Further Reading:

Need more ideas on how to show your people the way and work along side your team? Start here:

2) Lead by example

A leader should never ask their team to do something they wouldn't do themselves.

Depending on how much trust and respect you have built up, you may be tested by your team. If they don't believe in you, they are unlikely to listen to you. You won't get the team buy in you want, nor the results you're aiming for.

A great example of this is from Season 5 of HBO's Silicon Valley. When Richard, the CEO, is walked out on after giving a speech to his company that is largely from unhappy acquisitions, he makes a great effort of his own.

As you'll see in the video above (warning: some strong language), by rolling up his sleeves and doing the work he was asking of others, he earned their respect and got team buy-in.

The example you set dictates not only what standards your team will live up to, but also the level of effort they'll put in.

Sam Walker and his book The Captain Class
Sam Walker, author of "The Captain Class"

Learn from sports dynasties

In Sam Walker's book, The Captain Class, he studies the greatest sports dynasty around the world. These are teams that sustained greatness often for over a decade across a variety of sports including rugby, football, and basketball.

As Walker looked for patterns in what set these dynasties apart, he noticed an essential pattern: a leader who set an incredible standard and made grand gestures.

One such example was from the 1970s Pittsburgh Steelers that won 4 Super Bowls in a 6 year span behind an unstoppable defense nicknamed, "The Steel Curtain."

Lambert set the tone by being the toughest guy on the field and not letting anything stop him. He played with no front teeth, wasn't afraid to call out even the best players on the team, and was the team's enforcer when needed. Lambert wouldn't even let team staff clean blood stains off his jersey in games, so that everyone knew he bled for the game.

Luckily the workplace isn't quite so brutal, but the lesson is the same: a heroic effort gets noticed and respected.

This is why the saying goes, leaders eat last. It's why good leaders are usually the last to leave at the end of the day, and great CEOs will even "take out the trash".

What if you can't do what you're asking them to do?

If you can't do what you're asking others to do whether due to experience, skill, or strength, consider:

  • What can you do to help them? Even being present and buying dinner can make a big difference.
  • How can you make their lives easier? Maybe you can't write the code, or make the sales calls, but you can roll up your sleeves and make sure they have everything they need without interruptions, distractions, or tedium.
  • How can you show your work?  If you're making major efforts in other areas, find subtle (and not so subtle) ways so they see you're doing your part like giving updates on progress and explaining what you're doing so they appreciate the difficulty of your work, too.

As is the case in many of the things we explain on the Lighthouse blog, the most important thing is being genuine. If you show you genuinely care, people will notice.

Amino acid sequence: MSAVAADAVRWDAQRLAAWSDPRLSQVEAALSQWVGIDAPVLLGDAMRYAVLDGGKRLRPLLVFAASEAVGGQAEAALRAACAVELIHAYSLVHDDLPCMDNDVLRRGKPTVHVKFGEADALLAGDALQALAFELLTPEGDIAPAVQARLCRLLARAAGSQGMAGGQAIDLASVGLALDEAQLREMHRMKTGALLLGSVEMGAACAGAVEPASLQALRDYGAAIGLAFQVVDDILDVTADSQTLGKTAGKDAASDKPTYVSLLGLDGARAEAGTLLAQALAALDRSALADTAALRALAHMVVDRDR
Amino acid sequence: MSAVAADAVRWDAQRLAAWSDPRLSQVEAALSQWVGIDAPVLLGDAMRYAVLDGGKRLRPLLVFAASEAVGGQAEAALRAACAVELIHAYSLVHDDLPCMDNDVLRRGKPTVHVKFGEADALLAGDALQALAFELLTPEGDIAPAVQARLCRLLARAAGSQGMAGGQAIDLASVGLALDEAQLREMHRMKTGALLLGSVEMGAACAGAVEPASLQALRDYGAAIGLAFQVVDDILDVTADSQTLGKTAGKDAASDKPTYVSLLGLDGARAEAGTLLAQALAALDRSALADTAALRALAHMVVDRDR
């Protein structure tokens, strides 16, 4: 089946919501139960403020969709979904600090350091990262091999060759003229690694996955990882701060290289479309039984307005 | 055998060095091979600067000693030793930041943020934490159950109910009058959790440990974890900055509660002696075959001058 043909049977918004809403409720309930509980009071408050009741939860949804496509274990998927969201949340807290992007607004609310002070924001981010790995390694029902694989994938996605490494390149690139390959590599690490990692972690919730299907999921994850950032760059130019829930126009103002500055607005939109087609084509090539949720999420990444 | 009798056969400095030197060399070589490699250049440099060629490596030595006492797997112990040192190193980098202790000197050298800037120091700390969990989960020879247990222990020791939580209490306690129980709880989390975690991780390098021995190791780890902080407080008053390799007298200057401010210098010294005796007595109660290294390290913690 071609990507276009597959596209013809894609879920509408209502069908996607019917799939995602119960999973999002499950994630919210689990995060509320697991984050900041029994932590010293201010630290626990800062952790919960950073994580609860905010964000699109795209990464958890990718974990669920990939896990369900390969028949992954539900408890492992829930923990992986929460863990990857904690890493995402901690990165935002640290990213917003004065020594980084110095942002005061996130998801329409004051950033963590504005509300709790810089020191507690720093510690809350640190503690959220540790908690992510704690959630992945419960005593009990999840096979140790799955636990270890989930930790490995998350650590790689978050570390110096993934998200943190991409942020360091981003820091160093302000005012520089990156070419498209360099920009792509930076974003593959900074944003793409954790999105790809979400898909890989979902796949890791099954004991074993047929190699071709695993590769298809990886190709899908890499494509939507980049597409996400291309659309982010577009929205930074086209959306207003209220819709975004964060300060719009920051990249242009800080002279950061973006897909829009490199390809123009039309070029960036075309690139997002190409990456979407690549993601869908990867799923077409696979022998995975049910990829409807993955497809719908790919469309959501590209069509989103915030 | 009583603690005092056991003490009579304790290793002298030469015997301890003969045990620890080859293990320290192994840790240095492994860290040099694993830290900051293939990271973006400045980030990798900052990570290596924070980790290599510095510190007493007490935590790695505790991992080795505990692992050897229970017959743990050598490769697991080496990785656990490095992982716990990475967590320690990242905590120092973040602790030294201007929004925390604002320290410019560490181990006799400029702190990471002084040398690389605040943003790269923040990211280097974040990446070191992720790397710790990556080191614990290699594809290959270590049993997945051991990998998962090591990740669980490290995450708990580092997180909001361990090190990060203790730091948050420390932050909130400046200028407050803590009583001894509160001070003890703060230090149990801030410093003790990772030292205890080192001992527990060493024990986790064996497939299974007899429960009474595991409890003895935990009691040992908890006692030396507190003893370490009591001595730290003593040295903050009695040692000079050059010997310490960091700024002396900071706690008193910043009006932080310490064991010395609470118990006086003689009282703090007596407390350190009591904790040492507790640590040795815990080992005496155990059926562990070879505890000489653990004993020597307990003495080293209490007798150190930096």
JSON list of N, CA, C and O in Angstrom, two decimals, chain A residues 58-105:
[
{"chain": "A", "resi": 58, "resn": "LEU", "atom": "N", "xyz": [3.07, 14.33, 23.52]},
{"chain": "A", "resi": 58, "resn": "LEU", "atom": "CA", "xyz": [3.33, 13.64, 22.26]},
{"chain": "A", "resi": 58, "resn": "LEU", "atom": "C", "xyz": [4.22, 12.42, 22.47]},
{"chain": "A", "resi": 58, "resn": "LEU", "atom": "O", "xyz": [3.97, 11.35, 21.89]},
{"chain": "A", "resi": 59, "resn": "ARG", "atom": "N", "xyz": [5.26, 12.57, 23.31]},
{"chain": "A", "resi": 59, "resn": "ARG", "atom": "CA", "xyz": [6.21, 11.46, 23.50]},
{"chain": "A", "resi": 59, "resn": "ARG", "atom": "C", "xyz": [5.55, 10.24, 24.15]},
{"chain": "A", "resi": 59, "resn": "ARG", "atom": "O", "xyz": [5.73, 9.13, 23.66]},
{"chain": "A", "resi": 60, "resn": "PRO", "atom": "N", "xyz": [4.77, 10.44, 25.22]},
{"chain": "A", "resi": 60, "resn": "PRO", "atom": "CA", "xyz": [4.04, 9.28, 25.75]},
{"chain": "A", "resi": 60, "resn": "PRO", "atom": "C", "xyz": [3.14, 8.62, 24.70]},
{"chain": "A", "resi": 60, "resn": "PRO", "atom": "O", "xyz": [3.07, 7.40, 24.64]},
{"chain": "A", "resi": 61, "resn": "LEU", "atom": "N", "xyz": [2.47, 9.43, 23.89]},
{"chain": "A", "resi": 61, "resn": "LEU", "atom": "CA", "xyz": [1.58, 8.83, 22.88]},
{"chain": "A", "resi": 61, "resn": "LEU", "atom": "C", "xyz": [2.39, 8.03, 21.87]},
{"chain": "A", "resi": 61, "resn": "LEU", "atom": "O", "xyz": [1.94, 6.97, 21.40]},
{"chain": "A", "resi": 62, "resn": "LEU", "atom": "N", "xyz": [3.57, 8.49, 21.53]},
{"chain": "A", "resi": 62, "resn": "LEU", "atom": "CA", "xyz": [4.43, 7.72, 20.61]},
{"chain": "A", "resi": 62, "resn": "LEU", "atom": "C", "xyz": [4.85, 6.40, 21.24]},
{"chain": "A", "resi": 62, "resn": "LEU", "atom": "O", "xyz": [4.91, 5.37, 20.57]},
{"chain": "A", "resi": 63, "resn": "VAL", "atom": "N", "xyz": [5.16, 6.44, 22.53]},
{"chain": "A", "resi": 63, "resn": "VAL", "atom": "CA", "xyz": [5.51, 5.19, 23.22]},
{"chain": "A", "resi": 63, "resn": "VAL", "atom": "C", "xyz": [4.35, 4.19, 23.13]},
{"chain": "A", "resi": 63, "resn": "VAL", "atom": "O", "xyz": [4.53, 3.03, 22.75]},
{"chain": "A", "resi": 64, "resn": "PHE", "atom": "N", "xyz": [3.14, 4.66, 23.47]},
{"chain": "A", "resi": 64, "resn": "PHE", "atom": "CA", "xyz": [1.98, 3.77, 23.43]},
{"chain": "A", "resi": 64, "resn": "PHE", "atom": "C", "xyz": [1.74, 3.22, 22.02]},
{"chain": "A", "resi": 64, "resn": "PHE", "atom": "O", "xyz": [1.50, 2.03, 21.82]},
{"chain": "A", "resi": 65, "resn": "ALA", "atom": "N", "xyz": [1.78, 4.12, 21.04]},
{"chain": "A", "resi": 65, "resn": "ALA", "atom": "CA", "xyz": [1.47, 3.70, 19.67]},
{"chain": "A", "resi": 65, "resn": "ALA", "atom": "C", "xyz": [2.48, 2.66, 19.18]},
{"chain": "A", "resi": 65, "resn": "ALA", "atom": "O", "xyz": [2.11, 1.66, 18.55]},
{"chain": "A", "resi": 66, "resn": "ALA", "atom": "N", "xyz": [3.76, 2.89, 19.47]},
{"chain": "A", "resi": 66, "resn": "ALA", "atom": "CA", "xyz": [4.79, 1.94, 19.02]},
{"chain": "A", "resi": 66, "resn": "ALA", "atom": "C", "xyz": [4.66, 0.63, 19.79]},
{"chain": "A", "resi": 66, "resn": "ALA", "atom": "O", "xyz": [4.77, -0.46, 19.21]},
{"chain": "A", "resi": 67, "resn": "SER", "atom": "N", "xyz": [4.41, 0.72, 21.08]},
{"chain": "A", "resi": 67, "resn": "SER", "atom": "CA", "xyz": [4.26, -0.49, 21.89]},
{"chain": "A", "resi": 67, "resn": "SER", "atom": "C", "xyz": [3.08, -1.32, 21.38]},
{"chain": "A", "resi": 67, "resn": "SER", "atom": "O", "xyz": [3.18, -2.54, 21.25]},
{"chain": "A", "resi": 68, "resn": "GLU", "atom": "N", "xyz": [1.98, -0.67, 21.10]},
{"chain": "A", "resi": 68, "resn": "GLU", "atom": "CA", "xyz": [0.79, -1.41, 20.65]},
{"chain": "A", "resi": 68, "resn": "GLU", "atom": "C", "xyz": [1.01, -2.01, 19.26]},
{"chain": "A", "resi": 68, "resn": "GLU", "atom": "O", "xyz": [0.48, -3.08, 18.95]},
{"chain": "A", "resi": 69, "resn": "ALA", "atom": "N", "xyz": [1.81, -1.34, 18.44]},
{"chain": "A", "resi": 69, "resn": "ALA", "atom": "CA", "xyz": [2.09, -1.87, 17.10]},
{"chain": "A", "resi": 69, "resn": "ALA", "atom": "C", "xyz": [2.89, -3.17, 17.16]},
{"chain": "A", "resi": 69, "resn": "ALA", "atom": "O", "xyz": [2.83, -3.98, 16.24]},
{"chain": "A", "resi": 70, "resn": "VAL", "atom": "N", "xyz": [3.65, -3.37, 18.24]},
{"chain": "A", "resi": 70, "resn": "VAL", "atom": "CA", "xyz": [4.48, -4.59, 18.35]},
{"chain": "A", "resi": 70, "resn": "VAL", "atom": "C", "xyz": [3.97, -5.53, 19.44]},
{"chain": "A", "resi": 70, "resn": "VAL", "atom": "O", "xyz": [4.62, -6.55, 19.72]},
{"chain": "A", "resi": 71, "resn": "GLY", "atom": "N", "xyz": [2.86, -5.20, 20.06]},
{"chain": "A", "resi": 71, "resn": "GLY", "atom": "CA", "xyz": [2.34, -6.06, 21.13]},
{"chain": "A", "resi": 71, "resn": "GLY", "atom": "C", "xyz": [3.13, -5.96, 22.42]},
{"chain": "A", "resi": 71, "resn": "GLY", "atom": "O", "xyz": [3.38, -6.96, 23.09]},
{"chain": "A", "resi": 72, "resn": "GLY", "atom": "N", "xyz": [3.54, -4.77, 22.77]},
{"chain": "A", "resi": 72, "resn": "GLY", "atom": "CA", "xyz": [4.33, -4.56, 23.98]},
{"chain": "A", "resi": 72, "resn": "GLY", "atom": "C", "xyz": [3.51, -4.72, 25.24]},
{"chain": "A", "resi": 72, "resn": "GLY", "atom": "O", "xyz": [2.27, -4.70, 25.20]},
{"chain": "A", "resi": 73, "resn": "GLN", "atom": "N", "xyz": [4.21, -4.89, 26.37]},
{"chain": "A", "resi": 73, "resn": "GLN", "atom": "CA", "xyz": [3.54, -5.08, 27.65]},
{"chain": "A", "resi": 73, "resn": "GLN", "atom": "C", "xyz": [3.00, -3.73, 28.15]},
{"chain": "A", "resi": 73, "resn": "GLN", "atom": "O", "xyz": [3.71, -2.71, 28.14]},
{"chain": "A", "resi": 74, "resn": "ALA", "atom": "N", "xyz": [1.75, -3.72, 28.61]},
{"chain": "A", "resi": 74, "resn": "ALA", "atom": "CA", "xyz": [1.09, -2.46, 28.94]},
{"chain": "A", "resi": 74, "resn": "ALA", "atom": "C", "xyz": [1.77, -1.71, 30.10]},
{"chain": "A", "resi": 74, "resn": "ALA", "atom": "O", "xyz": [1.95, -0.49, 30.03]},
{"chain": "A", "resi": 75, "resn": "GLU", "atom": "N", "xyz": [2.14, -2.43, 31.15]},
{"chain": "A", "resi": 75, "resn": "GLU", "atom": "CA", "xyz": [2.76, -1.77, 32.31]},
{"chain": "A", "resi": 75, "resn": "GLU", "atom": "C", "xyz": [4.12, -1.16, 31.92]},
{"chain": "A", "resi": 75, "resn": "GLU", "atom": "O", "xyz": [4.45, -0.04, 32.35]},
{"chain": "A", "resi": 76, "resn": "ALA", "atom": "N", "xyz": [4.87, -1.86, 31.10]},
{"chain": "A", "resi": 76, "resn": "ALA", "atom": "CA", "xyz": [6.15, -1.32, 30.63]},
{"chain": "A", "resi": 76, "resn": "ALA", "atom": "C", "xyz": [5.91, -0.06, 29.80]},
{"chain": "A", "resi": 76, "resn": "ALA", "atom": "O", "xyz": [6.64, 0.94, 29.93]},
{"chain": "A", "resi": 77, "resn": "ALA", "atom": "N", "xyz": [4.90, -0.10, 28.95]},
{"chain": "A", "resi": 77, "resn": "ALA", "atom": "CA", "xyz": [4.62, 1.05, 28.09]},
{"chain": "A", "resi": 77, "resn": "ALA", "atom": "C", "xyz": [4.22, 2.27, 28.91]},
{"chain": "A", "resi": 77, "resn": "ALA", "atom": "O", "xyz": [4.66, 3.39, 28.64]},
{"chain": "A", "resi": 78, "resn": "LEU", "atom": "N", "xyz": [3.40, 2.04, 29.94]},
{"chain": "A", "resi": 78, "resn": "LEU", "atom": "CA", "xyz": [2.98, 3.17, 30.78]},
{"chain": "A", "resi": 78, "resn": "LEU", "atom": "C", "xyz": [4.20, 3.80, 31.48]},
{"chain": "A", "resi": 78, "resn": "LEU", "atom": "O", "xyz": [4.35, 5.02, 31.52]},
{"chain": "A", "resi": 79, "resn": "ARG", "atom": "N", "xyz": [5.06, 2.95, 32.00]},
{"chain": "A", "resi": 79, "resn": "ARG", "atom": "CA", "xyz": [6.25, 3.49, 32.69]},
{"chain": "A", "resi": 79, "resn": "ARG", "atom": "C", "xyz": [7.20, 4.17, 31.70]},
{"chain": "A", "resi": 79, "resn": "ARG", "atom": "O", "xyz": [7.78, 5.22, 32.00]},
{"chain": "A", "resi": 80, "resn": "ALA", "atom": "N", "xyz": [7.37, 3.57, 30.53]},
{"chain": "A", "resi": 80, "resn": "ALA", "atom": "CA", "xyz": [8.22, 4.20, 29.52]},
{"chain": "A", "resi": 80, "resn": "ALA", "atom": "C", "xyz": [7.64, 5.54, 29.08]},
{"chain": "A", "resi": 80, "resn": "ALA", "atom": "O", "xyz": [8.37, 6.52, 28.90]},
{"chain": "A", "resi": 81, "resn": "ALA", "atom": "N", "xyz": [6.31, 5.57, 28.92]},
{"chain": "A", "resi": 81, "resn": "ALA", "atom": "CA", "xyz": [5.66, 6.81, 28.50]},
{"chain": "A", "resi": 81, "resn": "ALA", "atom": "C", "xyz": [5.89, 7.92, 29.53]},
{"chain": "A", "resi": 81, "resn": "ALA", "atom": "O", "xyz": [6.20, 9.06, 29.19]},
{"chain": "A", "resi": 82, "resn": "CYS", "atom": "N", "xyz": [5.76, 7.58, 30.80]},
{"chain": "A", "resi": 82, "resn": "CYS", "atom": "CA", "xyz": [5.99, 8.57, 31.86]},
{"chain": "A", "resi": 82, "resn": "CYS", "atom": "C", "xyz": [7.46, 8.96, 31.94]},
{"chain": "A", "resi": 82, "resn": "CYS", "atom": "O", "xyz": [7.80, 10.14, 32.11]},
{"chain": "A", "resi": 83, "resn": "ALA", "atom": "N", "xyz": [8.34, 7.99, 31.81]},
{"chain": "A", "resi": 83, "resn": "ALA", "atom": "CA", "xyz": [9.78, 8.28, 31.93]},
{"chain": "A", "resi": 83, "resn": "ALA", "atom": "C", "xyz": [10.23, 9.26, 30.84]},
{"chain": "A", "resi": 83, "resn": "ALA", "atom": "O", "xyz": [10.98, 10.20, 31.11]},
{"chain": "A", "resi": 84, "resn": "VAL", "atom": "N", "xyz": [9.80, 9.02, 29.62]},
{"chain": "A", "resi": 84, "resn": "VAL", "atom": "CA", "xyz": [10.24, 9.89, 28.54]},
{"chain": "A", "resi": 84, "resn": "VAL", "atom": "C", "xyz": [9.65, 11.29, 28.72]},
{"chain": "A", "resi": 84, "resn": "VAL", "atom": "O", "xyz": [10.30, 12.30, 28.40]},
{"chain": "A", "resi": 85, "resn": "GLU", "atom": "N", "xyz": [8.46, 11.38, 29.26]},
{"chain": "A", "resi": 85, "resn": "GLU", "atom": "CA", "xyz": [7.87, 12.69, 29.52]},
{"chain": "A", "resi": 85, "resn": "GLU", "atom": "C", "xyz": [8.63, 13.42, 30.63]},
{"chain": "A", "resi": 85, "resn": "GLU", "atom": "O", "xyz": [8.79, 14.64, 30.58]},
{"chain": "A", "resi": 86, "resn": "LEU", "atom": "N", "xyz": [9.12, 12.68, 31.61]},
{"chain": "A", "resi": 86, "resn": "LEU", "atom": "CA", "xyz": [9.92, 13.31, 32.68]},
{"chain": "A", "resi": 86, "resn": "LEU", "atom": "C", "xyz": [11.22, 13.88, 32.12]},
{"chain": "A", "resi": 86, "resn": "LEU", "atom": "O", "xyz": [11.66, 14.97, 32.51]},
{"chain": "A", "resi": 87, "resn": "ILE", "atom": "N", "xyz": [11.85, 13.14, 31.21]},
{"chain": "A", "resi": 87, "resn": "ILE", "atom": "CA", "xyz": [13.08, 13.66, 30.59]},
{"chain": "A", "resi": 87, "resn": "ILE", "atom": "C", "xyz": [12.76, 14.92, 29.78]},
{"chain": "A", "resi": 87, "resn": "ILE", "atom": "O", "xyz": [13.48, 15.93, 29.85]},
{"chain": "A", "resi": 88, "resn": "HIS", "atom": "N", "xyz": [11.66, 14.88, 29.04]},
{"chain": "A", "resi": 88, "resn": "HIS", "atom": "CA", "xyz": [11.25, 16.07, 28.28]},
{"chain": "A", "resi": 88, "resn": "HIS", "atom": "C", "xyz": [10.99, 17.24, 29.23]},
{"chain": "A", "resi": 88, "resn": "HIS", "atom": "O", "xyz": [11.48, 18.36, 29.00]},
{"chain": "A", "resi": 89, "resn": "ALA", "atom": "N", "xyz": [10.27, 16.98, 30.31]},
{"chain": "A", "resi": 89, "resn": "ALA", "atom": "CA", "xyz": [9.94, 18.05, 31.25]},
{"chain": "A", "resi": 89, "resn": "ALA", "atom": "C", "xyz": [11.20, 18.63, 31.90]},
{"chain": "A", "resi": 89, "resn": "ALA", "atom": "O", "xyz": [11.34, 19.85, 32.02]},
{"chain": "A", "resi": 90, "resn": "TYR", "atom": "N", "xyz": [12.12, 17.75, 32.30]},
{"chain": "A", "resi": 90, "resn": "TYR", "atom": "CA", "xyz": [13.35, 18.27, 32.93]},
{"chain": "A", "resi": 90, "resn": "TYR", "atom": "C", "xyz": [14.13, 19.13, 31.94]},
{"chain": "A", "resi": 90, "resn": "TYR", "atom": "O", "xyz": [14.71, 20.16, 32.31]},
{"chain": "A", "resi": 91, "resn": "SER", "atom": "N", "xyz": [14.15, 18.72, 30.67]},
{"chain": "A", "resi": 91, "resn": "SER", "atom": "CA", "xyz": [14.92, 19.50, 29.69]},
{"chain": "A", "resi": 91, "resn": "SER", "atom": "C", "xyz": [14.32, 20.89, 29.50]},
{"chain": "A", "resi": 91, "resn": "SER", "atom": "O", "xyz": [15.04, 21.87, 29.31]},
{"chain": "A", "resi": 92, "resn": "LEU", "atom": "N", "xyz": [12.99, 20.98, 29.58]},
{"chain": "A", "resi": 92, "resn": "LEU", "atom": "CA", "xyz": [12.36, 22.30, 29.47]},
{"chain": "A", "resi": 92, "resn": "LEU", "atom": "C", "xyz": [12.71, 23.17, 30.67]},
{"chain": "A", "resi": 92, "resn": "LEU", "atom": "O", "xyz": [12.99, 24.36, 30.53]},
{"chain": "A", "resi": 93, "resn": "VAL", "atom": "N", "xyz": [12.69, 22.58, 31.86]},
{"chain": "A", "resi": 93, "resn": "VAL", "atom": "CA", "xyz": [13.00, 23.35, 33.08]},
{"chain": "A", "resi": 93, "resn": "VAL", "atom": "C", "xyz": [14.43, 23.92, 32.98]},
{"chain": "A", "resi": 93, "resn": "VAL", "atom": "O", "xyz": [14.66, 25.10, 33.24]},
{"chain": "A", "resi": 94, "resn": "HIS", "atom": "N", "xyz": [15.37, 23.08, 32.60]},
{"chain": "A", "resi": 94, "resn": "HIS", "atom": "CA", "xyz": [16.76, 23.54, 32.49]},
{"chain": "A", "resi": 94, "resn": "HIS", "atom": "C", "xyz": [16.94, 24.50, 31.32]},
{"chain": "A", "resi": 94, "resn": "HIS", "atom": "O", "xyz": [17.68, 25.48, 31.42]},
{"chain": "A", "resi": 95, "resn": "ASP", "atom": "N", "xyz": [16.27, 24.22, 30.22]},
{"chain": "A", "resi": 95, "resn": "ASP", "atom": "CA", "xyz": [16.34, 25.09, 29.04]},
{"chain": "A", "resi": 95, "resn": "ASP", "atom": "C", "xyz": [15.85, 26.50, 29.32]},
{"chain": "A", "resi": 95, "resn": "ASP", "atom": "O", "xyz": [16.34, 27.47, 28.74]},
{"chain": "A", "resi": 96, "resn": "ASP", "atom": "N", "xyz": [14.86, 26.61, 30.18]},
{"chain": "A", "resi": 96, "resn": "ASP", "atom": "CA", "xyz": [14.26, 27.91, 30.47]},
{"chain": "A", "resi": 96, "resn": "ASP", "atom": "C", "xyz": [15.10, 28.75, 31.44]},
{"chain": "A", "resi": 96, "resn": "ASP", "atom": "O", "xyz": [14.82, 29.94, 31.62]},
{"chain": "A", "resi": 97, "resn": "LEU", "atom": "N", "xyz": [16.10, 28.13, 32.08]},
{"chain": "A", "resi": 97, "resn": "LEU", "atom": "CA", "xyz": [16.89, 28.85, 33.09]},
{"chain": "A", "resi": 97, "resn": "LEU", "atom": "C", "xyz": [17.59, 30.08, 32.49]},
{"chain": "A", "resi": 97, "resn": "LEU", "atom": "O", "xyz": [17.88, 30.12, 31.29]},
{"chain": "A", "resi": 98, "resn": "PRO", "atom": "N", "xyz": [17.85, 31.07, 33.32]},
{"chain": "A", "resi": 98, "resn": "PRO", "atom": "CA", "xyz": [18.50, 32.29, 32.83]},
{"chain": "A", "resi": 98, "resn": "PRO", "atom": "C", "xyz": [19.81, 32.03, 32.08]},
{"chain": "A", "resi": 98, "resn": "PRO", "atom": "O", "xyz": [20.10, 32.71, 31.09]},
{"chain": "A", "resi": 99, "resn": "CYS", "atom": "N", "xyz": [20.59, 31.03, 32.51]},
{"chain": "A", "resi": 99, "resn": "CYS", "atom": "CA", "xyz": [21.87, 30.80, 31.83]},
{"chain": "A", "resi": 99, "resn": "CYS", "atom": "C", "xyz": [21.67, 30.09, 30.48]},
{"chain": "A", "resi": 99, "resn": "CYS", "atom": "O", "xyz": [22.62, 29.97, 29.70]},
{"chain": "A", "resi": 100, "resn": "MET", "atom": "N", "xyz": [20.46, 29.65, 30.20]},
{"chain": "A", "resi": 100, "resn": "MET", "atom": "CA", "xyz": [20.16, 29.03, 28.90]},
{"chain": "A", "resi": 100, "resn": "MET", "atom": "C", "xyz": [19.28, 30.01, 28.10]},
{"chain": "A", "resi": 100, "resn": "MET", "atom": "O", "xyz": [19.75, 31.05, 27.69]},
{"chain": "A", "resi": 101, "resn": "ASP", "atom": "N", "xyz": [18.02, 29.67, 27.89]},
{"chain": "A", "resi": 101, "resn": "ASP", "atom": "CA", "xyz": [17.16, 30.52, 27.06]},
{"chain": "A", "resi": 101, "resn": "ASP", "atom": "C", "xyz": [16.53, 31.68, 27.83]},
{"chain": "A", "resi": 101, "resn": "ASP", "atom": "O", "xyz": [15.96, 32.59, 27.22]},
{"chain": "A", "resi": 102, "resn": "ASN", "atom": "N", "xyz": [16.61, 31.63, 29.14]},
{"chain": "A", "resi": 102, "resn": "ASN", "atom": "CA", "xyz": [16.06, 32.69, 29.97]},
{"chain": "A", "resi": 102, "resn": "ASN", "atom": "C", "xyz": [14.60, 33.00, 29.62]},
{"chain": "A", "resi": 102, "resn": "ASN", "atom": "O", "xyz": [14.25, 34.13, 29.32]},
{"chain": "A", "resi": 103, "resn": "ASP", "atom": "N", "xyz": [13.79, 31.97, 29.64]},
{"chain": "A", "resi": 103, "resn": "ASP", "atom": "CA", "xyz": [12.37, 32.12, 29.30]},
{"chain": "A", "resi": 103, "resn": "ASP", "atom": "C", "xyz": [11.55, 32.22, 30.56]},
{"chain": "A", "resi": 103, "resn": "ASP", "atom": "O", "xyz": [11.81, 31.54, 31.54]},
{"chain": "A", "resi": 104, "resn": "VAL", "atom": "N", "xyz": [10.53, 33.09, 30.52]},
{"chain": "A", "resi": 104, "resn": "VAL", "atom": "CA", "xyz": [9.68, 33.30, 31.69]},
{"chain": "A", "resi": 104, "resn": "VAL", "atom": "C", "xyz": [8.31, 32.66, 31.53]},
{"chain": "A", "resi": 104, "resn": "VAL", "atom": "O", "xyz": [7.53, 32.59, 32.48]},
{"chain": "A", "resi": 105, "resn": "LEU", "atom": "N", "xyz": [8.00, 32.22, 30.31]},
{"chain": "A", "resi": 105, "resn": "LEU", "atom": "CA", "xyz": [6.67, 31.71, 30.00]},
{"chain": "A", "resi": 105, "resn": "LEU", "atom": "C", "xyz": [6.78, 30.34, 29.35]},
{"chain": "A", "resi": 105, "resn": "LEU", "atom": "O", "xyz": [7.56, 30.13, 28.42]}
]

Meanwhile, if you try to draw attention, and want a gold medal for doing a few dishes, they'll also notice...for the wrong reasons...and resent you.

Further Reading:

Looking to understand more about how your example matters and helps you get team buy-in? Start here:

Jeff Weiner talks about the importance of repeating yourself to get your team buy in
Jeff Weiner recognizes the importance of repeating yourself

3) Use the power of repetition

One of the biggest mistakes inexperienced and poor leaders make is saying things once and thinking it's enough. Whether they do not understand the value of repetition, or goes so far as resenting they have to repeat themselves, they are set up for failure.

The only way for ideas to sink in with your team is to regularly repeat yourself and your ideas.

Now, this doesn't mean you stand over someone with a megaphone and say the exact same phrase over an over again. That's a childish straw man.

Instead, repetition is about looking for opportunities to repeat yourself in a variety of ways. This is especially important when thinking about how to get team buy in.

Tseda Nelly and Paul Leonardi
The key finding of Tsedal Neely and Paul Leonardi on the importance of repetition

Get creative in your repetition

Professors Tsedal Neely of Harvard and Paul Leonardi of Northwestern studied managers in real workplace environments to see how effective repetition really was. What they found was a simple, powerful truth:

"Managers who were deliberately redundant moved their projects forward faster and more smoothly."

In practice, this means finding simple, diverse ways to be repetitive effectively:

  • Talk about it, then send a clarifying email to your team member.
  • Make it an agenda item everyone sees, then discuss it in detail in a meeting.
  • Highlight the importance of something you want to see happen again by giving praise.

While at first it may feel a little awkward repeating yourself, as you start to see the impact it will make it easier to develop the habit of repetition going forward.

Using repetition for team buy-in

Telling your team once that something is important is often not enough for them to truly understand it. Ask yourself:

  • How often do you bring up new ideas? They're likely learning to tune out some of them so they get anything done.
  • Was it part of your quarterly planning? If you laid out 3 big goals for the quarter and this isn't clearly part of that, they are unlikely to act on it immediately.
  • Where did you tell them about this? A quick comment in the hallway does not carry the same weight as a meeting, an team-wide OKR, or a message straight from the CEO.

The more you repeat yourself about the importance of an initiative, the more likely you are to get team buy in.